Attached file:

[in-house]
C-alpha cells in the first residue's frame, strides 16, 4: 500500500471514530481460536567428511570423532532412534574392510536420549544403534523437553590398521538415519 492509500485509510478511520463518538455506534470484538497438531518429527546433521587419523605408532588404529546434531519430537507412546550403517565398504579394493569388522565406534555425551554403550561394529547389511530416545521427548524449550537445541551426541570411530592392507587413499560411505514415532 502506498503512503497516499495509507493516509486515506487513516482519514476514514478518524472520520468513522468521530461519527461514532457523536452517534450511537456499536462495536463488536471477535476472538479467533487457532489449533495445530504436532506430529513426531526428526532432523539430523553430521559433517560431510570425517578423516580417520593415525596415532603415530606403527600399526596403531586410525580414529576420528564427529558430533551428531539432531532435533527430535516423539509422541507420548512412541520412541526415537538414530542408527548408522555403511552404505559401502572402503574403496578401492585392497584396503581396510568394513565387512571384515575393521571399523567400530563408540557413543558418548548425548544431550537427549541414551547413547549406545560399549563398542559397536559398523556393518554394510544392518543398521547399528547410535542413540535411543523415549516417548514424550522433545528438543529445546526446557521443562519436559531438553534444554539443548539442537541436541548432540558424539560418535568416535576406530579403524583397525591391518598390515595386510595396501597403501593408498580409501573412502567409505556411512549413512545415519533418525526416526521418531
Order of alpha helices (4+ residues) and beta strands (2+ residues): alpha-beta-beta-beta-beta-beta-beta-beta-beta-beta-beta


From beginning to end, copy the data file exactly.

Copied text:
[in-house]
C-alpha cells in the first residue's frame, strides 16, 4: 500500500471514530481460536567428511570423532532412534574392510536420549544403534523437553590398521538415519 492509500485509510478511520463518538455506534470484538497438531518429527546433521587419523605408532588404529546434531519430537507412546550403517565398504579394493569388522565406534555425551554403550561394529547389511530416545521427548524449550537445541551426541570411530592392507587413499560411505514415532 502506498503512503497516499495509507493516509486515506487513516482519514476514514478518524472520520468513522468521530461519527461514532457523536452517534450511537456499536462495536463488536471477535476472538479467533487457532489449533495445530504436532506430529513426531526428526532432523539430523553430521559433517560431510570425517578423516580417520593415525596415532603415530606403527600399526596403531586410525580414529576420528564427529558430533551428531539432531532435533527430535516423539509422541507420548512412541520412541526415537538414530542408527548408522555403511552404505559401502572402503574403496578401492585392497584396503581396510568394513565387512571384515575393521571399523567400530563408540557413543558418548548425548544431550537427549541414551547413547549406545560399549563398542559397536559398523556393518554394510544392518543398521547399528547410535542413540535411543523415549516417548514424550522433545528438543529445546526446557521443562519436559531438553534444554539443548539442537541436541548432540558424539560418535568416535576406530579403524583397525591391518598390515595386510595396501597403501593408498580409501573412502567409505556411512549413512545415519533418525526416526521418531
Order of alpha helices (4+ residues) and beta strands (2+ residues): alpha-beta-beta-beta-beta-beta-beta-beta-beta-beta-beta